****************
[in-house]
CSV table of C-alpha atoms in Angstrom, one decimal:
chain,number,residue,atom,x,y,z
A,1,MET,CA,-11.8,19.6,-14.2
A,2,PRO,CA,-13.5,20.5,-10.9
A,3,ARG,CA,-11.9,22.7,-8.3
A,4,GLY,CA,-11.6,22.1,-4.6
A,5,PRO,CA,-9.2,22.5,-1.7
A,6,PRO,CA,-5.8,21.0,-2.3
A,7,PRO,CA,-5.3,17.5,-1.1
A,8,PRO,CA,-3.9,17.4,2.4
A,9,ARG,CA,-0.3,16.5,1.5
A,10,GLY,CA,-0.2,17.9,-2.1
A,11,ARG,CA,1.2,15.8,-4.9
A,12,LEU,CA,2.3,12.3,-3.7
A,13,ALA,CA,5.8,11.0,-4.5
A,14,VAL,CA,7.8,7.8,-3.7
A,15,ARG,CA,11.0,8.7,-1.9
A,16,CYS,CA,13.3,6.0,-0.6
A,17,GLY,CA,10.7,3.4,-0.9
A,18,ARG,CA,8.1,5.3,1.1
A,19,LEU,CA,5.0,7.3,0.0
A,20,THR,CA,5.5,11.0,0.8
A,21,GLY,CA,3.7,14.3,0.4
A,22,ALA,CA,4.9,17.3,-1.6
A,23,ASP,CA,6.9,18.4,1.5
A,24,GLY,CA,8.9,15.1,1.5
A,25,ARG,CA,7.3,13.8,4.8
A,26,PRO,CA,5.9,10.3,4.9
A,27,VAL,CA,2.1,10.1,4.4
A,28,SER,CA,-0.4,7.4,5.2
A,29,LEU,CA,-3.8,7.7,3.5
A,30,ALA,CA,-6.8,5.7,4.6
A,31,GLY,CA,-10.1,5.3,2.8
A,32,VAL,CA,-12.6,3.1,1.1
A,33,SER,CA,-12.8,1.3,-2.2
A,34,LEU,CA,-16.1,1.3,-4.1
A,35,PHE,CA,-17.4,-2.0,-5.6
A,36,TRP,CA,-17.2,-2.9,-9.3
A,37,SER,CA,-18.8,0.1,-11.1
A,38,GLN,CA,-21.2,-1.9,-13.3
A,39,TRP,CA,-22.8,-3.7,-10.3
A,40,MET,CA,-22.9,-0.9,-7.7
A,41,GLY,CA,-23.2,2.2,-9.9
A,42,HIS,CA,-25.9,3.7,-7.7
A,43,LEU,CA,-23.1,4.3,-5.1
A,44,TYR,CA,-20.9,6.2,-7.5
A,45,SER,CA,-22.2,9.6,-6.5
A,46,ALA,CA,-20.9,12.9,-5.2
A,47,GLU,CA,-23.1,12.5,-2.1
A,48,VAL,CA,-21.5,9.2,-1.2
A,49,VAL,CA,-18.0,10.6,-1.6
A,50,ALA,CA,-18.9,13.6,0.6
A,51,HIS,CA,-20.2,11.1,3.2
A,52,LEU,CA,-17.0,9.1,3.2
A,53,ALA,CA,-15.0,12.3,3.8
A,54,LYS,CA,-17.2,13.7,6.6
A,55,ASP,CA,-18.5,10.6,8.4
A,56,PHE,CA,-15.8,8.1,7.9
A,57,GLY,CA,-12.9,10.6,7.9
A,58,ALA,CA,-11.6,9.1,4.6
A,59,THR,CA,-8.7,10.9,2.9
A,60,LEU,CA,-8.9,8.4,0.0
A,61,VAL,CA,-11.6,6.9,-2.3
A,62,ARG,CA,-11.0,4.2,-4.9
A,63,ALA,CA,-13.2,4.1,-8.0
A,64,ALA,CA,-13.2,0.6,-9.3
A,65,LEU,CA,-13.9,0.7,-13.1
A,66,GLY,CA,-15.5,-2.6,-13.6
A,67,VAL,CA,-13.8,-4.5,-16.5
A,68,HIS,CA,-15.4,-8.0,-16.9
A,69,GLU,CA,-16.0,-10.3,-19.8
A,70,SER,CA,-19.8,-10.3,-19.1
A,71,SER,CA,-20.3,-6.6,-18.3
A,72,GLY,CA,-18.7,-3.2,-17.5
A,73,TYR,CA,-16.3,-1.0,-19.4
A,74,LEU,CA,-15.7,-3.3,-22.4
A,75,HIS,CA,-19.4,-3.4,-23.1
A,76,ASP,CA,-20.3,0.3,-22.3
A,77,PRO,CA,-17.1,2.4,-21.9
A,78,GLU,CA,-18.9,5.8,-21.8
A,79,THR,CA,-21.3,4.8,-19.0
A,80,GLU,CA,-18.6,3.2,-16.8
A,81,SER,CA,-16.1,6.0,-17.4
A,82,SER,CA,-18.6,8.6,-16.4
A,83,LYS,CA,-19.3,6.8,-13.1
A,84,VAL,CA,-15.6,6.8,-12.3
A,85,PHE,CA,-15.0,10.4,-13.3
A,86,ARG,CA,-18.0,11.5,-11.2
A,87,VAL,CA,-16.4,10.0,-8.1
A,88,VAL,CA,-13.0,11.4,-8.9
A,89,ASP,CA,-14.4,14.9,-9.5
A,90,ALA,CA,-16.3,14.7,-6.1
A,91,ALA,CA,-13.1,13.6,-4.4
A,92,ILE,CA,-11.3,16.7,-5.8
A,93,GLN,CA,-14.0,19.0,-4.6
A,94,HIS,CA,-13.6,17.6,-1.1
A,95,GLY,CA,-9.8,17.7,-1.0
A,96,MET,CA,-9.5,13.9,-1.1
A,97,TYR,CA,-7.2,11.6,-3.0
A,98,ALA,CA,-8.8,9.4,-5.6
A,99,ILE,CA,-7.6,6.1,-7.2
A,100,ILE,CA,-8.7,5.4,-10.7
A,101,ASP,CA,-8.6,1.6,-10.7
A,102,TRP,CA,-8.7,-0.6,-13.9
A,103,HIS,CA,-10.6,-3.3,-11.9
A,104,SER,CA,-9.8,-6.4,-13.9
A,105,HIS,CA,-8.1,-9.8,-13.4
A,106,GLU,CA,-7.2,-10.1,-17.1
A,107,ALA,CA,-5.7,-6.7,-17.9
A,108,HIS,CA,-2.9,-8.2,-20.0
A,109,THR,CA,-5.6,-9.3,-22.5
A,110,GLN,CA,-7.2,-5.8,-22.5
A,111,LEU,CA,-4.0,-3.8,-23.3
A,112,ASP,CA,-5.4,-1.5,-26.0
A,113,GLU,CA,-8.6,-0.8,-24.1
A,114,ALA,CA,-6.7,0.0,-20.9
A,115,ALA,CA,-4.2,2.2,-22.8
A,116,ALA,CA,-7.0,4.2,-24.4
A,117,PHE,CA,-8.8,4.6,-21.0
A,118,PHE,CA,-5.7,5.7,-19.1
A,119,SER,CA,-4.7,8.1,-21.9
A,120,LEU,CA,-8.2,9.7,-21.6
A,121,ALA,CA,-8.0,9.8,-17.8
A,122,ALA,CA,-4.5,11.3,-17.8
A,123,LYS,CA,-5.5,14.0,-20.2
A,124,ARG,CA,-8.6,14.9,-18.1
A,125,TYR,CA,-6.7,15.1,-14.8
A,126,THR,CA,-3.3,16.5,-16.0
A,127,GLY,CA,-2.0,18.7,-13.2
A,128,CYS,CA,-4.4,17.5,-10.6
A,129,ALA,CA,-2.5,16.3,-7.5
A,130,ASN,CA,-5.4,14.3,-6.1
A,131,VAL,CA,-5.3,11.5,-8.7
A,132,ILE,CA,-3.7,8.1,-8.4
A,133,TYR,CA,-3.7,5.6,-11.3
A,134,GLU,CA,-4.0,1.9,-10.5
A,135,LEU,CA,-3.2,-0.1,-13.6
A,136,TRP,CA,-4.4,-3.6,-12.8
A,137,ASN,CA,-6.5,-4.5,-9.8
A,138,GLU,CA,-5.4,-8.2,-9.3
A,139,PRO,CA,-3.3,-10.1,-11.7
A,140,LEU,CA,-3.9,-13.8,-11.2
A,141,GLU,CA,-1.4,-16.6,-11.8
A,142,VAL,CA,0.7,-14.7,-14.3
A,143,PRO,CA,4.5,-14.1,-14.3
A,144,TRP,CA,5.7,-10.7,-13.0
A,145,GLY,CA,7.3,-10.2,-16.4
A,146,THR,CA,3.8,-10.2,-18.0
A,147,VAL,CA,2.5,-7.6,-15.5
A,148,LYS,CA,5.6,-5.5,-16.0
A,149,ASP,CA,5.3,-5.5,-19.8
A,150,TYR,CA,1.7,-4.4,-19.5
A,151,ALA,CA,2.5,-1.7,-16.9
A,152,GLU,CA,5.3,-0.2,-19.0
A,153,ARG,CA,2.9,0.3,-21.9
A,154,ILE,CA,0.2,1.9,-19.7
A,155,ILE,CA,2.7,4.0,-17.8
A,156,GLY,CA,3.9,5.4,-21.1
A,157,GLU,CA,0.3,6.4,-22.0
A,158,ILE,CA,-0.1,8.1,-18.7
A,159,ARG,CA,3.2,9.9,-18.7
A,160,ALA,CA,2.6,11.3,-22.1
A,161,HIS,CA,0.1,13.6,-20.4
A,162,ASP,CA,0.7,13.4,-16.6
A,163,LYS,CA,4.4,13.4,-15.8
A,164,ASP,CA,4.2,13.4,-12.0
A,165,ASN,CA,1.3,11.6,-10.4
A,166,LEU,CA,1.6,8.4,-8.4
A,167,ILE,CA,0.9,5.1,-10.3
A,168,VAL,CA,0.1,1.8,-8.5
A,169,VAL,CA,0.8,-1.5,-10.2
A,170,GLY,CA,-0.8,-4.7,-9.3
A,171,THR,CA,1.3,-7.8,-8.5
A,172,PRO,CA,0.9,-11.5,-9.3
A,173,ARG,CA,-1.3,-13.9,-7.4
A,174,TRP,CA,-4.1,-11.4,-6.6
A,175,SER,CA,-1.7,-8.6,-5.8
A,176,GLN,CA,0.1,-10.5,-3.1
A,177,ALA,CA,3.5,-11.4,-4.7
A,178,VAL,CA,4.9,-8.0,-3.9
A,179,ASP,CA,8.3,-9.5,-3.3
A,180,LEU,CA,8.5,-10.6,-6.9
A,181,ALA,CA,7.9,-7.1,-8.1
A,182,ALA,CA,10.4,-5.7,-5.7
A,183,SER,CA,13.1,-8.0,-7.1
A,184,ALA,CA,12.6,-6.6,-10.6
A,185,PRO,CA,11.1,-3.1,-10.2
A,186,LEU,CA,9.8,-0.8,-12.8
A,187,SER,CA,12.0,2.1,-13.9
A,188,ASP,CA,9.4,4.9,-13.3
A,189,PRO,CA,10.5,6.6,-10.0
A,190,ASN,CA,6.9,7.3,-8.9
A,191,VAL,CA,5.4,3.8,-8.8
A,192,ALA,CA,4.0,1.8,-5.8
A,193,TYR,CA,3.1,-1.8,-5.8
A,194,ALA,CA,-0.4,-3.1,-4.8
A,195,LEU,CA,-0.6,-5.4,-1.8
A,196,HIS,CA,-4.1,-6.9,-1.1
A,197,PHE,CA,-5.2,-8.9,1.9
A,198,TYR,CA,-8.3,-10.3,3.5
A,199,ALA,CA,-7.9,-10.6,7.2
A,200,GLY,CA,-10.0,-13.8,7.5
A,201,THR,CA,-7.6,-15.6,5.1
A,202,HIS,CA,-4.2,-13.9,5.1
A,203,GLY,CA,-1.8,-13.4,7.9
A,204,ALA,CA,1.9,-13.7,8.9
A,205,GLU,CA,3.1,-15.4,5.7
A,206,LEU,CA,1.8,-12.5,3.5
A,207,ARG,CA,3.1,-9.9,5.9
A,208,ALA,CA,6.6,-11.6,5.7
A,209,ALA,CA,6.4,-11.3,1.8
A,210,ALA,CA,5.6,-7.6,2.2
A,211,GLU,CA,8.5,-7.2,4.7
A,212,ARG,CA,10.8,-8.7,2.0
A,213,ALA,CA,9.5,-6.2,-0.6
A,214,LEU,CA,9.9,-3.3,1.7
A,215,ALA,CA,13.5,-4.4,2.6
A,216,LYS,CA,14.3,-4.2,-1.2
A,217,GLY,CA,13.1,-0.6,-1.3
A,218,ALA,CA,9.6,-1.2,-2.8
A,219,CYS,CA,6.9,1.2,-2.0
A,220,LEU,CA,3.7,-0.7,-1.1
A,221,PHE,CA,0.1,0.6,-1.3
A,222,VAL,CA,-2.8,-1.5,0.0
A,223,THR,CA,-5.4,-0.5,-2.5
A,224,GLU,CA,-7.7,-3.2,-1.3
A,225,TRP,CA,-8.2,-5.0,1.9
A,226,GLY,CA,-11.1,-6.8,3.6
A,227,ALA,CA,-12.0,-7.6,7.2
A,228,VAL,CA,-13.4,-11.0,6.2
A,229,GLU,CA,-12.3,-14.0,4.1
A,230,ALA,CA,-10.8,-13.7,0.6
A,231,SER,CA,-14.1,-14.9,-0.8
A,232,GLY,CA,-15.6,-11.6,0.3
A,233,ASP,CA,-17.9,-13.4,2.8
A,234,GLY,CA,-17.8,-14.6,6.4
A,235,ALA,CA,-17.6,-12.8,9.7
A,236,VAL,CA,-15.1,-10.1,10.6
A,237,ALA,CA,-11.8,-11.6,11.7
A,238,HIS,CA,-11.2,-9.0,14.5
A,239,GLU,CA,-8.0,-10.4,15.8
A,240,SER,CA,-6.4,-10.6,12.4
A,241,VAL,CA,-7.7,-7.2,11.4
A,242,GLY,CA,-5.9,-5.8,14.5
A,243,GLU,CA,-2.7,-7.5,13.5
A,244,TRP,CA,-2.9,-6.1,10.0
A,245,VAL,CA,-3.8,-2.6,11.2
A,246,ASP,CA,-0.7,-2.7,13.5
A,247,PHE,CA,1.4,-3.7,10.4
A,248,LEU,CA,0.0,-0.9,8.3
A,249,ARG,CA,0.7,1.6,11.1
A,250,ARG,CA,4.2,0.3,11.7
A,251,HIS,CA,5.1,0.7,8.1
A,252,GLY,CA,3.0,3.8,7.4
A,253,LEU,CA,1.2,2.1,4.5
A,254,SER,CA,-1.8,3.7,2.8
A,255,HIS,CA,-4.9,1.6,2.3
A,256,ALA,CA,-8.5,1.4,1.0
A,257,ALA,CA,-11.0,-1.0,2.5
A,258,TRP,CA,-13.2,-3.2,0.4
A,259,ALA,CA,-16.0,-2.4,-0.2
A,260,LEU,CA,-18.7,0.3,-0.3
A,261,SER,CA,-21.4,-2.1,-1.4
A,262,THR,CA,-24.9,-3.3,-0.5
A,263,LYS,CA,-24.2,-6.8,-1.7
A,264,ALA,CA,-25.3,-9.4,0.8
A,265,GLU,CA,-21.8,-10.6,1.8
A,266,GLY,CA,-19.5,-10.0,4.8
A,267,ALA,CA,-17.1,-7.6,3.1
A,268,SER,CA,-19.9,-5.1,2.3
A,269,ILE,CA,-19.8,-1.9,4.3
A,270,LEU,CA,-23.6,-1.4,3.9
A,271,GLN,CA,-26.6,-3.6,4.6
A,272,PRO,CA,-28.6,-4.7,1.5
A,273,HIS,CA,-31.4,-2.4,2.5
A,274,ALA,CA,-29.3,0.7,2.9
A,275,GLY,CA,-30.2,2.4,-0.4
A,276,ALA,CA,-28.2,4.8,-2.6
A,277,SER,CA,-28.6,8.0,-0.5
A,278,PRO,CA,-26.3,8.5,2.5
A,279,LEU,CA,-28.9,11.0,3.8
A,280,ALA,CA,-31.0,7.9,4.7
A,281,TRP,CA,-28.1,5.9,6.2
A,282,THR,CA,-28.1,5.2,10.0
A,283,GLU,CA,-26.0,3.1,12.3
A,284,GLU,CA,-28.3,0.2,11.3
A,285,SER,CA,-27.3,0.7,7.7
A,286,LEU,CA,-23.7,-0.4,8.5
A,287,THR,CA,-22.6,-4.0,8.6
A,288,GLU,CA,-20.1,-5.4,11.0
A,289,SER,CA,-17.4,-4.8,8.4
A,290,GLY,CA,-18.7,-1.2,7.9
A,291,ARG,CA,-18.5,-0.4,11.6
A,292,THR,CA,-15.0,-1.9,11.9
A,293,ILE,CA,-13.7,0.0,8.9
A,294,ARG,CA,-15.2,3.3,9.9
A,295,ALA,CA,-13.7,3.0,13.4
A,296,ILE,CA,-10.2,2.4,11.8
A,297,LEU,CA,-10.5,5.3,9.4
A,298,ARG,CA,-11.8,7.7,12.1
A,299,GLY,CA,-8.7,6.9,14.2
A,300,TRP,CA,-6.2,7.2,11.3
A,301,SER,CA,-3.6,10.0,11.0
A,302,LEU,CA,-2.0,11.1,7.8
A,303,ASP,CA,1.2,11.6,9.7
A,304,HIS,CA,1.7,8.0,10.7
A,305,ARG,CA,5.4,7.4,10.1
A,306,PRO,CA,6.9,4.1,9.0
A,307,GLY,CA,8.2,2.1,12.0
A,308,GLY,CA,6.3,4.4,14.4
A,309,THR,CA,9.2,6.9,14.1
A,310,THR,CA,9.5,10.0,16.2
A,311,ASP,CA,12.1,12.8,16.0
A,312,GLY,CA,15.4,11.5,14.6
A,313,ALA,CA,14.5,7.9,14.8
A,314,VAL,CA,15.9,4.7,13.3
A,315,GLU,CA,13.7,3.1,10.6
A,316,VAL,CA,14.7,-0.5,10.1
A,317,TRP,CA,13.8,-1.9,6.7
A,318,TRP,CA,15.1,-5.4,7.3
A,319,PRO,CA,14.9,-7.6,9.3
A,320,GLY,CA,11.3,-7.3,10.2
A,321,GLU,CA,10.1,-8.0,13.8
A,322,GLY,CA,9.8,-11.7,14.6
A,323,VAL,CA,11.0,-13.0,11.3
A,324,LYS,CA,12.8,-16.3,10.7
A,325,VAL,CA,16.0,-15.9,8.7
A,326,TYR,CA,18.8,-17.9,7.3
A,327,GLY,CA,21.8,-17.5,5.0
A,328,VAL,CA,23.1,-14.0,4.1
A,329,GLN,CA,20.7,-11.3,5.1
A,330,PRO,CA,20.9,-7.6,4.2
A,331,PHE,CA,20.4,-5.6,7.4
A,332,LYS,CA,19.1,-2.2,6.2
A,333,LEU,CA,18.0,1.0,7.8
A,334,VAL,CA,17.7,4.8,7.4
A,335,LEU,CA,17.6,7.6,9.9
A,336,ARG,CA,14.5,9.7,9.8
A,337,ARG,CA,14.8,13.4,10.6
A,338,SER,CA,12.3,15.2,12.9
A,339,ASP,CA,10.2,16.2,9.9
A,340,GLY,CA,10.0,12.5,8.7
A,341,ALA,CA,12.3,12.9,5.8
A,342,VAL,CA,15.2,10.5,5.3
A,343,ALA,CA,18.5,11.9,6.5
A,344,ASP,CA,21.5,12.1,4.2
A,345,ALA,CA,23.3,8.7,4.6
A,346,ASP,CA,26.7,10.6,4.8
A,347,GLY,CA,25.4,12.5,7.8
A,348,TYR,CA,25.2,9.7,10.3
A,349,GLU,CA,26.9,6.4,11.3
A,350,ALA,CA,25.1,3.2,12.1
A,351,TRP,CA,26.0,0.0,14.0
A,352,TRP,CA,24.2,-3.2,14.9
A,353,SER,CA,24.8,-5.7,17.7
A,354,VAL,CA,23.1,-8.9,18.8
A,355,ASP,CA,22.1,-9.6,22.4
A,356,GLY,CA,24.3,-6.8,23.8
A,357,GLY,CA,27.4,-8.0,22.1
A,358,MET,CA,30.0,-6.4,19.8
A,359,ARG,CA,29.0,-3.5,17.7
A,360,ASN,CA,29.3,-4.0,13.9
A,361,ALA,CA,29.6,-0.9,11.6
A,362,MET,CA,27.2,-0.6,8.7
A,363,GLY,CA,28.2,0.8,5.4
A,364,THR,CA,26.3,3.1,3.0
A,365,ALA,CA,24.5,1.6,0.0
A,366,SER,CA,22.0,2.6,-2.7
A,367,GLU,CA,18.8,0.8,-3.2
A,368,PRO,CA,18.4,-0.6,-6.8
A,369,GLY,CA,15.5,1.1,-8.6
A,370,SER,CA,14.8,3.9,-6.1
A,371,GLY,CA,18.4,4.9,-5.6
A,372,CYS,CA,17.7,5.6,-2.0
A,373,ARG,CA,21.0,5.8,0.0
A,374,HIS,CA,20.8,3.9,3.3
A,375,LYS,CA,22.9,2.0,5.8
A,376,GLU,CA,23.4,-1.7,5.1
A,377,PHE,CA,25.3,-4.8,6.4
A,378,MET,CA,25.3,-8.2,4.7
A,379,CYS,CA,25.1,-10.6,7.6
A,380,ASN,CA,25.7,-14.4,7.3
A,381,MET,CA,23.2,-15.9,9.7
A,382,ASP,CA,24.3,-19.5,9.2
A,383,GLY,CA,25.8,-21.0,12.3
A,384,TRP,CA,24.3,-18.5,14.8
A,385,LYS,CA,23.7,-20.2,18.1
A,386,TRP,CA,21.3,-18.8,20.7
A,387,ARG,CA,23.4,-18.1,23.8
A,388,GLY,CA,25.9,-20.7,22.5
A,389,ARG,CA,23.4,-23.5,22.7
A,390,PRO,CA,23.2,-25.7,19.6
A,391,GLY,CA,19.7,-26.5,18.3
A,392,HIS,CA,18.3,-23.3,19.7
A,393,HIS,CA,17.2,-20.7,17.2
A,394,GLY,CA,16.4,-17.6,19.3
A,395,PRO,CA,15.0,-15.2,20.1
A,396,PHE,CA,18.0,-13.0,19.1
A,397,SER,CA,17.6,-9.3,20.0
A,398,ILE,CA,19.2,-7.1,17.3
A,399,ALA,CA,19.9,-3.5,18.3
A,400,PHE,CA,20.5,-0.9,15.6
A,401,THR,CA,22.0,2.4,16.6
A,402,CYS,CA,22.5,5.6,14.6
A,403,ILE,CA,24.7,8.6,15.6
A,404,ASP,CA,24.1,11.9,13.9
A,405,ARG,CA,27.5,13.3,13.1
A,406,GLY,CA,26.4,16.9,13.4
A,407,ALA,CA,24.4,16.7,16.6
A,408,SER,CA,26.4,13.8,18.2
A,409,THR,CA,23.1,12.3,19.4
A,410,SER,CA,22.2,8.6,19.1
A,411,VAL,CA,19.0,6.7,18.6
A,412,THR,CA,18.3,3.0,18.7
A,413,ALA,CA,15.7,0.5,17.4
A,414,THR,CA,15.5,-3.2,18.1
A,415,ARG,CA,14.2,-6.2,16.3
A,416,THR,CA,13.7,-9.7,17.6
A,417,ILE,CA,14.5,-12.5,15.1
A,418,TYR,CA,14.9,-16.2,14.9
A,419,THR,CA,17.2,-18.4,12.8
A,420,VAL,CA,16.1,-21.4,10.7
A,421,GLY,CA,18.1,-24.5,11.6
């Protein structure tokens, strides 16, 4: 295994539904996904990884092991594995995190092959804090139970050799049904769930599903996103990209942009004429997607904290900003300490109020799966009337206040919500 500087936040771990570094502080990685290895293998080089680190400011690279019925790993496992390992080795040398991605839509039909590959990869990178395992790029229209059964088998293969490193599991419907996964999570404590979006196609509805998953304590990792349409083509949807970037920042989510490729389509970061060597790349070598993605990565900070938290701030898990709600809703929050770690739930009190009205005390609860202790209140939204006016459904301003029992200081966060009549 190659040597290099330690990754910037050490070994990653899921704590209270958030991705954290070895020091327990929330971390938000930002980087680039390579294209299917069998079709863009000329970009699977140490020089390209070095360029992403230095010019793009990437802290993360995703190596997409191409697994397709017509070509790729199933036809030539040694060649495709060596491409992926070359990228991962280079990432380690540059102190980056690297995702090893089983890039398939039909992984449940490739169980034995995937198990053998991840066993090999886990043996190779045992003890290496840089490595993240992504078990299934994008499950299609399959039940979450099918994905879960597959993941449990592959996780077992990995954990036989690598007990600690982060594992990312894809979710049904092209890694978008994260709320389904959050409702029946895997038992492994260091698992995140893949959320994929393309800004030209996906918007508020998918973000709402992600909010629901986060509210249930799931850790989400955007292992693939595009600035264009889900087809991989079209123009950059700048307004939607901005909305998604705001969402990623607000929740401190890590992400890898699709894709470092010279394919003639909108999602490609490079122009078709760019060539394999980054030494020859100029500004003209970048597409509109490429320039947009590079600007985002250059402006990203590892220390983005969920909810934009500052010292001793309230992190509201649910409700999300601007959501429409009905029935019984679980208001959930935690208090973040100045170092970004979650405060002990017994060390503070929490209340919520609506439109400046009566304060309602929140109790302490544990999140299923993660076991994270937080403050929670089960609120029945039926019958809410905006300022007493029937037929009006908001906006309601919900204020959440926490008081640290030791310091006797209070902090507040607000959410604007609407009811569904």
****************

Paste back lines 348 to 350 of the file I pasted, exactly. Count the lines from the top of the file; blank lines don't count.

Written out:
A,345,ALA,CA,23.3,8.7,4.6
A,346,ASP,CA,26.7,10.6,4.8
A,347,GLY,CA,25.4,12.5,7.8